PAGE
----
Who Was Henry Moseley?
Henry Gwyn Moseley was an English-born physicist who, among other breakthroughs and innovations, created the concept of the atomic number, the number attached to each and every periodic element. Moseley was also a respected soldier during World War I and was in line for the Nobel Peace Prize for Physics in 1916. However, he never was awarded the prize because he died in combat in 1915.
Learn more about the effect Moseley has had on modern science by observing his breakthroughs and facts about all of his many various discoveries and ideas. His important work impacts all of our lives.
The X-Ray Spectra
During his study at the University of Manchester, Moseley discovered that certain chemical elements appeared differently under the light of a diffracted crystal. This promoted him to be the first scientific mind to hypothesize the possibility of X-Ray vision. In fact, his discoveries did much to promote research into current X-Ray machines. The X-ray spectra is a different way of looking at something in that it bypasses the material and goes right to what is underneath. This allows the viewer to see what something is under the surface.
However, his original hypothesis was primarily about the possibility of being able to see through solid objects directly by using a certain type of crystal diffraction. Though this research was ended prematurely because of his early death, Moseley’s initial research has been used in medical equipment and scientific equipment alike.
Henry Moseley was born in 1887 to Henry Nottidge Moseley and his wife. He lived in his home town of Weymouth, Dorset in England until 1906, when he entered Eton College to study science. He graduated in four years and immediately was accepted into the University Manchester where he would further study physics.
- Birthday- November 23rd 1887
- Father- Henry Nottidge Moseley
- Mother- Unknown
- Country of Origin: England
Moseley was a hot candle; he burned fast and studied hard in the few years he was able to seriously study his subject matter. After graduating, Moseley obtained a position as a graduate research assistant under Rutherford in 1910.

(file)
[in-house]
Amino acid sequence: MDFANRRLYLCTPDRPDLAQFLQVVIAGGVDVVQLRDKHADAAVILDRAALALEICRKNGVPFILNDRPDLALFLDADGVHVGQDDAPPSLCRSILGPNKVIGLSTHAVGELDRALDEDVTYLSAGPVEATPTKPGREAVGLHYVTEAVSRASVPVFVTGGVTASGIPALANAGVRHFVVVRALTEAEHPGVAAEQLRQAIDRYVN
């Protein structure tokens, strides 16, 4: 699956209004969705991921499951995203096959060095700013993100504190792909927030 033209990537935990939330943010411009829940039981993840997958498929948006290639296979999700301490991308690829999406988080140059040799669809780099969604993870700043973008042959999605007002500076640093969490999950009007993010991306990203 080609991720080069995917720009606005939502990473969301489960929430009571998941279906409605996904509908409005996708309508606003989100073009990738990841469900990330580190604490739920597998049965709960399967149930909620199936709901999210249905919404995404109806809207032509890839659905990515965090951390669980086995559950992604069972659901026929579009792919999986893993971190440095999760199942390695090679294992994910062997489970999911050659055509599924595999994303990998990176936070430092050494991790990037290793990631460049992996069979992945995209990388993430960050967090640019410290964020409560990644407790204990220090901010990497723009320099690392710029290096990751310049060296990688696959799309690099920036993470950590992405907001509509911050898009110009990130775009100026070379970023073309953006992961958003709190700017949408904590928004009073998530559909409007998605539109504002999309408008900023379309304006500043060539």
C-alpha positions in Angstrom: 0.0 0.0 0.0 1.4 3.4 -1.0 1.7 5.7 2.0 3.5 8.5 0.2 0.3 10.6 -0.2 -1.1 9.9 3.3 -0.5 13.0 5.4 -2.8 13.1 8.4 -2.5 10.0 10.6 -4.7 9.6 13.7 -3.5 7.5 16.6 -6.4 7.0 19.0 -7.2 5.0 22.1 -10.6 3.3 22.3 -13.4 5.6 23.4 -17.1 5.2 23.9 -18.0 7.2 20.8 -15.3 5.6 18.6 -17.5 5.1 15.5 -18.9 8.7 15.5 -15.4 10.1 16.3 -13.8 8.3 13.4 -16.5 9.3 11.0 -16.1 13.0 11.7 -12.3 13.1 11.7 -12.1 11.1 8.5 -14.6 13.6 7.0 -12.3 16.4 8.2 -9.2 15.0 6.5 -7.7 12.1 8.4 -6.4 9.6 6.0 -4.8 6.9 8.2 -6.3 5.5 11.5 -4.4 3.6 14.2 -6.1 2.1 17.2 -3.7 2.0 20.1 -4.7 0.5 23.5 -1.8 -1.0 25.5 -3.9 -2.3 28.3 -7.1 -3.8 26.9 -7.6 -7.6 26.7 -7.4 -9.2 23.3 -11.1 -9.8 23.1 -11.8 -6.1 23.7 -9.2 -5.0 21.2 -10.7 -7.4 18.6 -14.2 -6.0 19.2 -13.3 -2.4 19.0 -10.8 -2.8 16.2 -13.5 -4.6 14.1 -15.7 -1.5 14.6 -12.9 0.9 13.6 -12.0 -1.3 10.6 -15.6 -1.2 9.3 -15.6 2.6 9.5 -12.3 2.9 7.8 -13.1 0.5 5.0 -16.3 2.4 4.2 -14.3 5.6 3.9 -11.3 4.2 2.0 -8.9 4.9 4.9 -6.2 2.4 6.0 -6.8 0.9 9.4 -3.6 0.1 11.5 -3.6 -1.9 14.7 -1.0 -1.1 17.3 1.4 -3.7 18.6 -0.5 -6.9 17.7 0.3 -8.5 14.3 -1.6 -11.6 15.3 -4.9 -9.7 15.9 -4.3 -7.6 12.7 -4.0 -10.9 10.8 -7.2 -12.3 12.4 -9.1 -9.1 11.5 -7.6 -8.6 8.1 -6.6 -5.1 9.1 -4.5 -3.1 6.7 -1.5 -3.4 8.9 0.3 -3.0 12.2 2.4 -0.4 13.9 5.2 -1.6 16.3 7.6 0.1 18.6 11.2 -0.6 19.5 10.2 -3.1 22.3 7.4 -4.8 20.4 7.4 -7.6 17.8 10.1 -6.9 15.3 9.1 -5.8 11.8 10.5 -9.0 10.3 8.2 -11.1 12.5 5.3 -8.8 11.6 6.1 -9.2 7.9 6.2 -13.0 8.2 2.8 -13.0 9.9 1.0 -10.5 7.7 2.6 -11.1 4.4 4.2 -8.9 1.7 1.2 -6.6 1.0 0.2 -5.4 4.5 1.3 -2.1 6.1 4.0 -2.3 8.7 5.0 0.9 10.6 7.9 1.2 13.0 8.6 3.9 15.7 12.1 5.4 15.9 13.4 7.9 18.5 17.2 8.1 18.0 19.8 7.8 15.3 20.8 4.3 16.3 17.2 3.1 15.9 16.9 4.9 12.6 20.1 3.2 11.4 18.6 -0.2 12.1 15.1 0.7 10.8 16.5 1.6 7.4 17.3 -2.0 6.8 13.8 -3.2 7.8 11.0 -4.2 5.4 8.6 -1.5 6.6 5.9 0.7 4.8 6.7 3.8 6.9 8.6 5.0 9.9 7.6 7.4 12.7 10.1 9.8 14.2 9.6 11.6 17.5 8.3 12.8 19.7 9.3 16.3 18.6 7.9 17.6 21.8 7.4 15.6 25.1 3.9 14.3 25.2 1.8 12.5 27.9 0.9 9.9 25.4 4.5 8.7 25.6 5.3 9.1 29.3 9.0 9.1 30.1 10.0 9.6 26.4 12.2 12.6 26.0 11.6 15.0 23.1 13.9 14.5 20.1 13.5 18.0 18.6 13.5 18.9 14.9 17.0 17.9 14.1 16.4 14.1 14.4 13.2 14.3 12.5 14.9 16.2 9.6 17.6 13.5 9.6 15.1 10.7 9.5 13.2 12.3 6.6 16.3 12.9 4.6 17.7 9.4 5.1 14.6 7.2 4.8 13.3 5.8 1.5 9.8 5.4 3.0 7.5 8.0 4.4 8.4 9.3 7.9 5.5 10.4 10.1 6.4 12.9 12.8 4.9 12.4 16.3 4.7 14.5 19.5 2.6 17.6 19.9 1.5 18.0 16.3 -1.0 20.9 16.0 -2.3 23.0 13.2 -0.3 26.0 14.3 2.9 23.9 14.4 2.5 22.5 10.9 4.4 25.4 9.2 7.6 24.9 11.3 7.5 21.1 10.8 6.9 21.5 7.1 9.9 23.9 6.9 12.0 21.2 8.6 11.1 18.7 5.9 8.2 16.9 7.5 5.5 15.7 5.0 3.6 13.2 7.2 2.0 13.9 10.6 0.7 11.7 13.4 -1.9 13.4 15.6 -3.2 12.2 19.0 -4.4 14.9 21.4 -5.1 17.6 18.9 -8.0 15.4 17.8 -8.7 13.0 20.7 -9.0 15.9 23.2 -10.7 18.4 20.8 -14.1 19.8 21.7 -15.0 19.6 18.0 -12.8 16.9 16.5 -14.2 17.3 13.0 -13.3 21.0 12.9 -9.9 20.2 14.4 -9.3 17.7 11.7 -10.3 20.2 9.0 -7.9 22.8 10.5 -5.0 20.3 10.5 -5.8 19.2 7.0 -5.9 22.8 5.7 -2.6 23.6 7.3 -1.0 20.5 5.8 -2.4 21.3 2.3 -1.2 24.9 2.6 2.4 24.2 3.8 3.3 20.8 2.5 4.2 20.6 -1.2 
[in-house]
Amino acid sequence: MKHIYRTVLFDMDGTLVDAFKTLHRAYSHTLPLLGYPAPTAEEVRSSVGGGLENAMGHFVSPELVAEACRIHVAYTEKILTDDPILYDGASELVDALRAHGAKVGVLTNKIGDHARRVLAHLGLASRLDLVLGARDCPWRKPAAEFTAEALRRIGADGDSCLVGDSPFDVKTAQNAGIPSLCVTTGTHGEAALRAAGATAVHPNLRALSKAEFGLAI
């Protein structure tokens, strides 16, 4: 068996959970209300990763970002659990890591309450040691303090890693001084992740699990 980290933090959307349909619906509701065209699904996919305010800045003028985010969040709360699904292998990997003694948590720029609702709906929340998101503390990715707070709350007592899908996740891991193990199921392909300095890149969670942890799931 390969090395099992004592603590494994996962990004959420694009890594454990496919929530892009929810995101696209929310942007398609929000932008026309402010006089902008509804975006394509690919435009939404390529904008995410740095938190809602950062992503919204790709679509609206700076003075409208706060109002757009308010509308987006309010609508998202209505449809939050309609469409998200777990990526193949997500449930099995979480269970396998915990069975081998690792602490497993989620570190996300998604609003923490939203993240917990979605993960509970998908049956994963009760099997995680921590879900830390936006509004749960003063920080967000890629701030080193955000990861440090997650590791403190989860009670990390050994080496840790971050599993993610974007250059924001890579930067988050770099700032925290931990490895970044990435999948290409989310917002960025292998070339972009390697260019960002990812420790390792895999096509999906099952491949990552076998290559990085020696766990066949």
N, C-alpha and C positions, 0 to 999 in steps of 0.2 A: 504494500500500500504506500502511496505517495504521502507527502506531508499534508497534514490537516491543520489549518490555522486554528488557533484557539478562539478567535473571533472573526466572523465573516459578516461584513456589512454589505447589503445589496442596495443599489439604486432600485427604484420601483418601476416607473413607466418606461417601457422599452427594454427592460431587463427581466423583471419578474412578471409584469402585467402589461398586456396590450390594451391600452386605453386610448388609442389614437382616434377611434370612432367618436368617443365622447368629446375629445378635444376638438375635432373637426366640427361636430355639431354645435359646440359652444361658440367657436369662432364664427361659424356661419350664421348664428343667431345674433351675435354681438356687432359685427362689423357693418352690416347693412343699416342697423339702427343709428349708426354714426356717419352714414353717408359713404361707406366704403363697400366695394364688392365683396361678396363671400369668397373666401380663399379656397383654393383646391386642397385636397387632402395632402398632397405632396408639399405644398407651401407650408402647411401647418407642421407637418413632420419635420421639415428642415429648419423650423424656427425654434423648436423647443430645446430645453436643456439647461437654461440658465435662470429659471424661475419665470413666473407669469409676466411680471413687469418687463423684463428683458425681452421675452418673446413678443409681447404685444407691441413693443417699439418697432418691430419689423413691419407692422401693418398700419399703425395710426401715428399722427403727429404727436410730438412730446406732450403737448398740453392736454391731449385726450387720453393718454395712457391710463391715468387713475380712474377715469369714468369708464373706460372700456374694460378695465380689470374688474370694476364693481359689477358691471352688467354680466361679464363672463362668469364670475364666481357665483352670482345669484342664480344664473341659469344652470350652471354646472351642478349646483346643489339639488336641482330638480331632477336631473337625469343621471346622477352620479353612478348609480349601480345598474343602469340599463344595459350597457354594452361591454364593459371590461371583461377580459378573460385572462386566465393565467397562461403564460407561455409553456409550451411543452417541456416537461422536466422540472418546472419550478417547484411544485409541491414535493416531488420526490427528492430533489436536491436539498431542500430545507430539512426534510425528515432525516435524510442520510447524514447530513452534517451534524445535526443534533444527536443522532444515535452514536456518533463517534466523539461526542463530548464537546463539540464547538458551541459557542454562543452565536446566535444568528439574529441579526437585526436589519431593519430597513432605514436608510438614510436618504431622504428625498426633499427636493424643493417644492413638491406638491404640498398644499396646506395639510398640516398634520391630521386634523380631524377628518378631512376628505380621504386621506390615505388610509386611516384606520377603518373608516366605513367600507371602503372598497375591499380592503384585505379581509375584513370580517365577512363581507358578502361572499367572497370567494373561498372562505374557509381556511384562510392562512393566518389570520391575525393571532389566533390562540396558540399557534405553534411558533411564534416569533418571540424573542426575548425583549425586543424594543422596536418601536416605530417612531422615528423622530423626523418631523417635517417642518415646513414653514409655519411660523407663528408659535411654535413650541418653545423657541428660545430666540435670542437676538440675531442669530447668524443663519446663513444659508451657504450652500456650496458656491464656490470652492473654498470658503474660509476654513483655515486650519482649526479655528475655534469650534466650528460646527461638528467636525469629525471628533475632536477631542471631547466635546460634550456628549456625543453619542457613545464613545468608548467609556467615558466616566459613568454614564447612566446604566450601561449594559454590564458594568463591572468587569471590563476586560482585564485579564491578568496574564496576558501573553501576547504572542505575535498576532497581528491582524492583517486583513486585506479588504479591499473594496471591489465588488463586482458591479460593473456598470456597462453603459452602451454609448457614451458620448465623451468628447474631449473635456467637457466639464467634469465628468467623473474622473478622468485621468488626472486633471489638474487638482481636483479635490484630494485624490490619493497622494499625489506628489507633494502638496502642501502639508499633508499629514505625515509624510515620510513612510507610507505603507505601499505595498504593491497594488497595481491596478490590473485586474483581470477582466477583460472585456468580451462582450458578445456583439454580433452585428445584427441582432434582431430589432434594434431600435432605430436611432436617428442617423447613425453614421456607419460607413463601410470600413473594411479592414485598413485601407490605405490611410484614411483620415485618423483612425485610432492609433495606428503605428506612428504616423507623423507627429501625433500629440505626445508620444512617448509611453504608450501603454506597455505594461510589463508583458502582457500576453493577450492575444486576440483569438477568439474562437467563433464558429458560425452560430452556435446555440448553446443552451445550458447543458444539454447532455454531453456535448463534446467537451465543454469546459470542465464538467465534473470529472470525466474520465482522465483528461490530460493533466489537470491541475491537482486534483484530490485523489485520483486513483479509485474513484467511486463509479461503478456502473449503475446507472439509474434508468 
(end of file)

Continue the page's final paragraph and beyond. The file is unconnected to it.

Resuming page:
In 1913, Moseley spent time researching the x-ray spectrum of various elements and how this related to atomic numbers. Before his research the atomic numbers had been thought of as arbitrary sequential numbers to list the elements in a simple way. Moseley discovered that atomic numbers of elements have a firm experimental basis from the physics of their X-ray spectra. However, before he was able to study the more intricate matters of the atomic numbers, Moseley decided to enlist in the King’s Royal Army as an engineer to help the fight against the Germans during World War I.
- Occupation- Physicist/Engineer
- Rank in Military- Officer of Engineers
- Colleges Attended- Eton College; Trinity College; University of Manchester; Oxford University
Moseley intended to continue his research on the X-ray spectra as well as his research on many other topics, which were found in the research papers that he drafted during his term as a teaching assistant.
Moseley wanted to be a part of something larger than his means. Because he was elevated quickly through the ranks of the academic world, many thought of Moseley as a prodigy. Even his father pressured him to remain in the scientific field rather than enlist into the military like many current college engineers were doing. However, with a staunch loyalty to his country, Moseley wanted to fight for his country and do whatever he could to win World War I by playing his part.
During his time as an engineer, he wrote several other papers about the possibilities of the x-ray spectrum, but none of this research was even materialized. After the war, Moseley planned on returning to school to become a full professor and continue his research on many various topics. He was thought to be a candidate for the Nobel Peace Prize in physics in 1916 because of his already popular and widely praised breakthroughs in the atomic element field. Moseley never got married, because he was very dedicated to his work, often stating that his work was his bride.
“Single Greatest Individual Death…”
Moseley enlisted in 1914 to be an engineer in the King’s Army. Because of his prodigy status and his highly decorated educational history, Moseley was given the immediate rank of an officer in the military. He served as a technical communications officer and was dispatched to fight in the “Battle of Gallipoli” in Turkey. He was dispatched in early April of 1915 where he fought against the Ottoman Empire soldiers until August of the same year where he was killed in action. Reports say that a Turkish marksman shot Moseley while Moseley was telecommunicating a dispatch order. Because of his early death, some historians say that his death was the single greatest individual death of World War I because of what he could have accomplished.